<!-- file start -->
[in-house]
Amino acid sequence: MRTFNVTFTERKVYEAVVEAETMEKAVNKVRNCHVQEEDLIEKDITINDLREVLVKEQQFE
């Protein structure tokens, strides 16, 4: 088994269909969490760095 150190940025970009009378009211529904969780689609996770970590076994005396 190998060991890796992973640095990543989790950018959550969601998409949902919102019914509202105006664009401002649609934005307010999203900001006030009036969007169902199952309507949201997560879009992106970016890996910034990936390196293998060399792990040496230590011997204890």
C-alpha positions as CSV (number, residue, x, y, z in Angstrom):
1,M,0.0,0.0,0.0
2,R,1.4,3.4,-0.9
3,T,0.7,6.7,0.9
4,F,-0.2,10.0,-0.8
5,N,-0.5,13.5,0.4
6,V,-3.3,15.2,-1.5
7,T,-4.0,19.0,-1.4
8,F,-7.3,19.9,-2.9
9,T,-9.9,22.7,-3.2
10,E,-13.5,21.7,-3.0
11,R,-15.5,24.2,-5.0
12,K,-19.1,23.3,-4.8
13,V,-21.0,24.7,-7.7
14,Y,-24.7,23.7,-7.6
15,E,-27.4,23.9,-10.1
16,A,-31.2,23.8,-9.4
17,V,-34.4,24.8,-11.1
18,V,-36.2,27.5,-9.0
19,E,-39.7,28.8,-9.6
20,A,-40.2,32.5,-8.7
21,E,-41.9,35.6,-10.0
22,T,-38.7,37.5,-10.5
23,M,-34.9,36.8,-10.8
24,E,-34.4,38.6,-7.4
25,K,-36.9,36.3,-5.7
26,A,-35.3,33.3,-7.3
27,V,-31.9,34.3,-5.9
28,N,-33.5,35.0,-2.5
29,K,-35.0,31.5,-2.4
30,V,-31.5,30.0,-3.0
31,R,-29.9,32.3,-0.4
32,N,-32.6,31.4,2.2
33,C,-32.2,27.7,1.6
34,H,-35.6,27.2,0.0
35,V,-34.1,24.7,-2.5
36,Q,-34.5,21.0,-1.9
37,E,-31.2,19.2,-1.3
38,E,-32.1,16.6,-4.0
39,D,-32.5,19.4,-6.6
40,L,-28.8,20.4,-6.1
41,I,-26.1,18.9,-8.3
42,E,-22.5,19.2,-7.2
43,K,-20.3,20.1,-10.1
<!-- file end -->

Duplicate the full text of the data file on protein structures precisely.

[in-house]
Amino acid sequence: MRTFNVTFTERKVYEAVVEAETMEKAVNKVRNCHVQEEDLIEKDITINDLREVLVKEQQFE
């Protein structure tokens, strides 16, 4: 088994269909969490760095 150190940025970009009378009211529904969780689609996770970590076994005396 190998060991890796992973640095990543989790950018959550969601998409949902919102019914509202105006664009401002649609934005307010999203900001006030009036969007169902199952309507949201997560879009992106970016890996910034990936390196293998060399792990040496230590011997204890």
C-alpha positions as CSV (number, residue, x, y, z in Angstrom):
1,M,0.0,0.0,0.0
2,R,1.4,3.4,-0.9
3,T,0.7,6.7,0.9
4,F,-0.2,10.0,-0.8
5,N,-0.5,13.5,0.4
6,V,-3.3,15.2,-1.5
7,T,-4.0,19.0,-1.4
8,F,-7.3,19.9,-2.9
9,T,-9.9,22.7,-3.2
10,E,-13.5,21.7,-3.0
11,R,-15.5,24.2,-5.0
12,K,-19.1,23.3,-4.8
13,V,-21.0,24.7,-7.7
14,Y,-24.7,23.7,-7.6
15,E,-27.4,23.9,-10.1
16,A,-31.2,23.8,-9.4
17,V,-34.4,24.8,-11.1
18,V,-36.2,27.5,-9.0
19,E,-39.7,28.8,-9.6
20,A,-40.2,32.5,-8.7
21,E,-41.9,35.6,-10.0
22,T,-38.7,37.5,-10.5
23,M,-34.9,36.8,-10.8
24,E,-34.4,38.6,-7.4
25,K,-36.9,36.3,-5.7
26,A,-35.3,33.3,-7.3
27,V,-31.9,34.3,-5.9
28,N,-33.5,35.0,-2.5
29,K,-35.0,31.5,-2.4
30,V,-31.5,30.0,-3.0
31,R,-29.9,32.3,-0.4
32,N,-32.6,31.4,2.2
33,C,-32.2,27.7,1.6
34,H,-35.6,27.2,0.0
35,V,-34.1,24.7,-2.5
36,Q,-34.5,21.0,-1.9
37,E,-31.2,19.2,-1.3
38,E,-32.1,16.6,-4.0
39,D,-32.5,19.4,-6.6
40,L,-28.8,20.4,-6.1
41,I,-26.1,18.9,-8.3
42,E,-22.5,19.2,-7.2
43,K,-20.3,20.1,-10.1